I took lessons but couldn’t compete. Unable or unwilling to perfect a single piece by practice, I fell victim to that variant of don-Juanism known as compulsive sight-reading. Only this month I bought a draper’s cabinet, with eighteen sliding drawers behind glass doors designed to display shirts, as a way of imposing order on (some of) the sheet music I have amassed since then.

It’s hard for me to describe my piano-playing sensibly, since I play at a high level but to a low standard. I’m always attracted to difficult music, like a surfer who would rather attempt a huge wave and wipe out than ride a smaller one to shore. In the ranks of amateur pianists I’m something of a kamikaze, and I’ve developed a sort of mental manifesto to give my semi-competence a little philosophical weight. Everyone knows what a Chopin waltz ‘should’ sound like. If you learn one, you’re really just reproducing something you already ‘know’. This is bad faith. This is existentially a poor show. What I like is to strip those quotation marks away by playing something I’ve never heard, something which may never have been recorded, guided only by the marks on the paper.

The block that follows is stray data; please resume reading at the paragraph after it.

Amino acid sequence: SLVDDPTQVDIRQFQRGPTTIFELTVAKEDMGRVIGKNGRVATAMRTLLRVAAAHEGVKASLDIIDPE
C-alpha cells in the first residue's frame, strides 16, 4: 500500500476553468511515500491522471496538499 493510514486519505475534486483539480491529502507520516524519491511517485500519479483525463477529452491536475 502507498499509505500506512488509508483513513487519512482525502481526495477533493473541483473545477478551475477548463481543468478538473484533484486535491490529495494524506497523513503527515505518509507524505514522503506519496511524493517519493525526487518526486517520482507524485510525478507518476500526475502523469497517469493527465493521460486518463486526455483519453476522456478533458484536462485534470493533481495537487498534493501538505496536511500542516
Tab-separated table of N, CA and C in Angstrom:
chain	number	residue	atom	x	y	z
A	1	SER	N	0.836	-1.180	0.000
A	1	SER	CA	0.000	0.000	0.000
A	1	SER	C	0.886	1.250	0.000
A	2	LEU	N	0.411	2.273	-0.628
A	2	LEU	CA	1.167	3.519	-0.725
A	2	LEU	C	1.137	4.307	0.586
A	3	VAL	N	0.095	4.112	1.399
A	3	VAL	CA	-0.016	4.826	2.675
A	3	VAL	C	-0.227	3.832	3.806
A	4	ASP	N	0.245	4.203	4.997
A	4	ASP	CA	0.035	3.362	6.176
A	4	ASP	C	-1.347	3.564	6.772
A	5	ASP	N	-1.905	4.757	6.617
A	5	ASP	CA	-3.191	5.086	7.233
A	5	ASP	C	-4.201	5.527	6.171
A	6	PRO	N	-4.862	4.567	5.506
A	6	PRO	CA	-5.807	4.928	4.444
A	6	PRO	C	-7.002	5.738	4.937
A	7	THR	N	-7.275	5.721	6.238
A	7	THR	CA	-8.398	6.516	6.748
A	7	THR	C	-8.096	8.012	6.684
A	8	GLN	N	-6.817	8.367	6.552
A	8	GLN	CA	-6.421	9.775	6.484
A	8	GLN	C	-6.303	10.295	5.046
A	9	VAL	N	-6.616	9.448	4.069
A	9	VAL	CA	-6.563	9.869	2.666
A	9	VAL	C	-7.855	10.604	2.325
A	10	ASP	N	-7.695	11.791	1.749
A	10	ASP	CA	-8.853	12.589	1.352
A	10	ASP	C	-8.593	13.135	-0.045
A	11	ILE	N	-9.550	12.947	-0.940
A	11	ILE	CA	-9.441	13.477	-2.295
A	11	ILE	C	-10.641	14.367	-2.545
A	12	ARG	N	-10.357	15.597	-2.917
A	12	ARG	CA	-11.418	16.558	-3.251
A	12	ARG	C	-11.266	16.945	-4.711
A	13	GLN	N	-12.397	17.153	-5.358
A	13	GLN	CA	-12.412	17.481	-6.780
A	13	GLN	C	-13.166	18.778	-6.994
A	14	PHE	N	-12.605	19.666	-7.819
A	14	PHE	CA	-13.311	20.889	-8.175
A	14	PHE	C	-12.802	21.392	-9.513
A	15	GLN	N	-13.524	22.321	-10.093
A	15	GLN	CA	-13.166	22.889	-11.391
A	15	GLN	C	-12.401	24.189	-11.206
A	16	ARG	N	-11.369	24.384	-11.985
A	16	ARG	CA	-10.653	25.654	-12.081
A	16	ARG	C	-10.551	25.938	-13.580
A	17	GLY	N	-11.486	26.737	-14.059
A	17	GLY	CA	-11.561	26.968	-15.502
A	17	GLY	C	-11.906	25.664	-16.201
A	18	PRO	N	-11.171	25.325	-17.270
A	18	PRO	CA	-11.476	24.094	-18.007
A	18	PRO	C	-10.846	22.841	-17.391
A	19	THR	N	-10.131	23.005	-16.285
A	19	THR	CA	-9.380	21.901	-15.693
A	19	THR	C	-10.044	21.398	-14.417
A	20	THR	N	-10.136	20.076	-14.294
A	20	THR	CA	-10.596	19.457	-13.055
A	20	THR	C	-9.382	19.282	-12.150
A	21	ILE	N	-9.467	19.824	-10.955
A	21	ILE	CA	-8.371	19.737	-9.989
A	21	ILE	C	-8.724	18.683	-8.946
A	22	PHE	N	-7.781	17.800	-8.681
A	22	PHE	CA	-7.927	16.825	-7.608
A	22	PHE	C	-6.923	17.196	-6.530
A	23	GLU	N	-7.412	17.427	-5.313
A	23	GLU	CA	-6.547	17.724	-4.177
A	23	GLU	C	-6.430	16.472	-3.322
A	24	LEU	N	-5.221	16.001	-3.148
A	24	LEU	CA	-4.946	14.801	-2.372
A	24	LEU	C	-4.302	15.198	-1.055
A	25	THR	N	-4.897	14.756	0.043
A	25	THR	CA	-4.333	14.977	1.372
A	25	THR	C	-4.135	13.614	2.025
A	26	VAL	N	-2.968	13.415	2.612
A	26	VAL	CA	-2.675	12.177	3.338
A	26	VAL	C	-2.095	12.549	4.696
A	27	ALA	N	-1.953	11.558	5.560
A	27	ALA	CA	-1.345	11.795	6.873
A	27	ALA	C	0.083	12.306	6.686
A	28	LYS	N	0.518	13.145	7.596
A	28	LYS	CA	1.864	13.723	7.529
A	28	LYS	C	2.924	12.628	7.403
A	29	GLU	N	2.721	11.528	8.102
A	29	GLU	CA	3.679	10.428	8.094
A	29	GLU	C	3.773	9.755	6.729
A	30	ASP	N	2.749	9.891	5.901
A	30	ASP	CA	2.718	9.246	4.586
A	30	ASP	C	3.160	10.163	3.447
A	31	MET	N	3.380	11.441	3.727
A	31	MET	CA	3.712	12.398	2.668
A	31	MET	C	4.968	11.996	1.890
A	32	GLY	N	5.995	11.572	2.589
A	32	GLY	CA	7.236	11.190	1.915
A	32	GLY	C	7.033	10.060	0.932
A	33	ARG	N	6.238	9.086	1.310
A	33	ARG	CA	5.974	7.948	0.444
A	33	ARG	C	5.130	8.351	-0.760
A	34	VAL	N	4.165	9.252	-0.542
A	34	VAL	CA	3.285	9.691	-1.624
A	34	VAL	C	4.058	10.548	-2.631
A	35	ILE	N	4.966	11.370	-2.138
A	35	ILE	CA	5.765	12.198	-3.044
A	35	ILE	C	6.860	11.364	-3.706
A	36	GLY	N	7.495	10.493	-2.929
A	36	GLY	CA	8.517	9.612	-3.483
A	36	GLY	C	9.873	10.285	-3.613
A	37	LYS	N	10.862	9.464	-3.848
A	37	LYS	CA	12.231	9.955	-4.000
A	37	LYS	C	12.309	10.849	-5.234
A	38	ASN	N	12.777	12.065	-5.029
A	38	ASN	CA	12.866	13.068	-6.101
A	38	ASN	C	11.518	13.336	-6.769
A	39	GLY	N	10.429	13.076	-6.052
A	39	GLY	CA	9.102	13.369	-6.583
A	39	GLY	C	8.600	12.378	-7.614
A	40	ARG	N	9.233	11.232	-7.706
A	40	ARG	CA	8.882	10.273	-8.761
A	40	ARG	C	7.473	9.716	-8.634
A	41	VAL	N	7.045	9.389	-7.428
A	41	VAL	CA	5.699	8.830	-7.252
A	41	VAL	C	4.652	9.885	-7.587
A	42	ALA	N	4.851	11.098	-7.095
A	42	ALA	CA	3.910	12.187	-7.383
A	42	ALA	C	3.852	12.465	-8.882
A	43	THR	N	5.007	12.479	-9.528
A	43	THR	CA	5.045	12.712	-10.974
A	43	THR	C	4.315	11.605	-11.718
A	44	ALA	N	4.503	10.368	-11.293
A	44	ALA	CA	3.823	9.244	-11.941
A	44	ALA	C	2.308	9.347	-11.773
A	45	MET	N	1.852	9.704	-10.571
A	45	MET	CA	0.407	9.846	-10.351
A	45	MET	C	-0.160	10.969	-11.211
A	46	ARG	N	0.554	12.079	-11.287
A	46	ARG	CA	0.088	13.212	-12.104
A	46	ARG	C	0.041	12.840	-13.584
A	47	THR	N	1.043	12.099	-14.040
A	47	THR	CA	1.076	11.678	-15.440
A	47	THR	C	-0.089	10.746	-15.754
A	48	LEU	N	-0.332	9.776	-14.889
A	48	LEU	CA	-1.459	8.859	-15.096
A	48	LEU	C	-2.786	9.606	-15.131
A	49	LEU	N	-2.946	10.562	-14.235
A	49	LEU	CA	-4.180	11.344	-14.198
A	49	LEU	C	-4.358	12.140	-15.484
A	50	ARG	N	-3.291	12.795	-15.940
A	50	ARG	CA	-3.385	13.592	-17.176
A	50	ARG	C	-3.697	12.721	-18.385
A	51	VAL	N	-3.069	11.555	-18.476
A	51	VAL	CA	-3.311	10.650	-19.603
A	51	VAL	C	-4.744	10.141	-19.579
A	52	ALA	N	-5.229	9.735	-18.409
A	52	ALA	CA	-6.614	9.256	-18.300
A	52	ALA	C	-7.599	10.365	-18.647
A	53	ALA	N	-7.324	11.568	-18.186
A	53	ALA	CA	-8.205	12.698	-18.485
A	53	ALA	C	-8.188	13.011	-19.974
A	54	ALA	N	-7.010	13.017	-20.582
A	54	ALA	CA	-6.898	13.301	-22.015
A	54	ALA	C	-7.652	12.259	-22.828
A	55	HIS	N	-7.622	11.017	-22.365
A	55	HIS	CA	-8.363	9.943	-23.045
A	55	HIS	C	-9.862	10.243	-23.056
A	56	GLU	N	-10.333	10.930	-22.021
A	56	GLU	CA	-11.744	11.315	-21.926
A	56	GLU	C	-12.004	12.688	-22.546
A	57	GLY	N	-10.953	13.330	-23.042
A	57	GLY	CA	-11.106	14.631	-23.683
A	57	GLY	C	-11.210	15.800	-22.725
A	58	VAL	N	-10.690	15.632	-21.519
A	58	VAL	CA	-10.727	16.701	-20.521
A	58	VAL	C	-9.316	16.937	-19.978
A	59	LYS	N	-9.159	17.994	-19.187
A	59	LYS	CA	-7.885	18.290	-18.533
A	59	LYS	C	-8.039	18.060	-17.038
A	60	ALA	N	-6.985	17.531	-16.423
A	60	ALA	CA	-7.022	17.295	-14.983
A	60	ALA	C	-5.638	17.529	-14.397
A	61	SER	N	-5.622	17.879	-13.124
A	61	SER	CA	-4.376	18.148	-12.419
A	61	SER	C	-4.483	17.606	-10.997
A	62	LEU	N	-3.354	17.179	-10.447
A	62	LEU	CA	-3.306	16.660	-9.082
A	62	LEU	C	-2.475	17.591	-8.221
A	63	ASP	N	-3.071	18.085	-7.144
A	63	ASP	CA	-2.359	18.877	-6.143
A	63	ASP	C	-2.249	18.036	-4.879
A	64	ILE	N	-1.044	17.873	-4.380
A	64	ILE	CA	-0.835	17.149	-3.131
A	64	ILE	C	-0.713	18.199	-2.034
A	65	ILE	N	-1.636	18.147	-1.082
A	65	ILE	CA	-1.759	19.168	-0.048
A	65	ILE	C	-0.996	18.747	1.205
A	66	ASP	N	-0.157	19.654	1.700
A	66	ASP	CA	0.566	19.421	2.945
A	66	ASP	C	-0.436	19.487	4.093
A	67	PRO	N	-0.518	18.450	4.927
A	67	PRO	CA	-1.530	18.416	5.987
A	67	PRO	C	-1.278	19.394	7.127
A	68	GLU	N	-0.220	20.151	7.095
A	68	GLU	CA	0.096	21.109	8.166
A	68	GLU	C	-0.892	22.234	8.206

I hate playing in public, but I’m trying to grow up a little in this respect. Last year I played a little piece at the Blackheath Music Festival and didn’t actually die, so now I’m being a bit more ambitious.

At music festivals there are two boxes that hardly ever get ticked, music by living composers and music by British composers, and I’ll be going for the double. For Blackheath I’ll be playing two Scottish Ballads by Ronald Stevenson (born 1928). By ‘Blackheath’ I mean not the borough at large but a small hall, equipped with a Yamaha grand, in the Sixth Form College of Christ the King, with perhaps thirty people listening.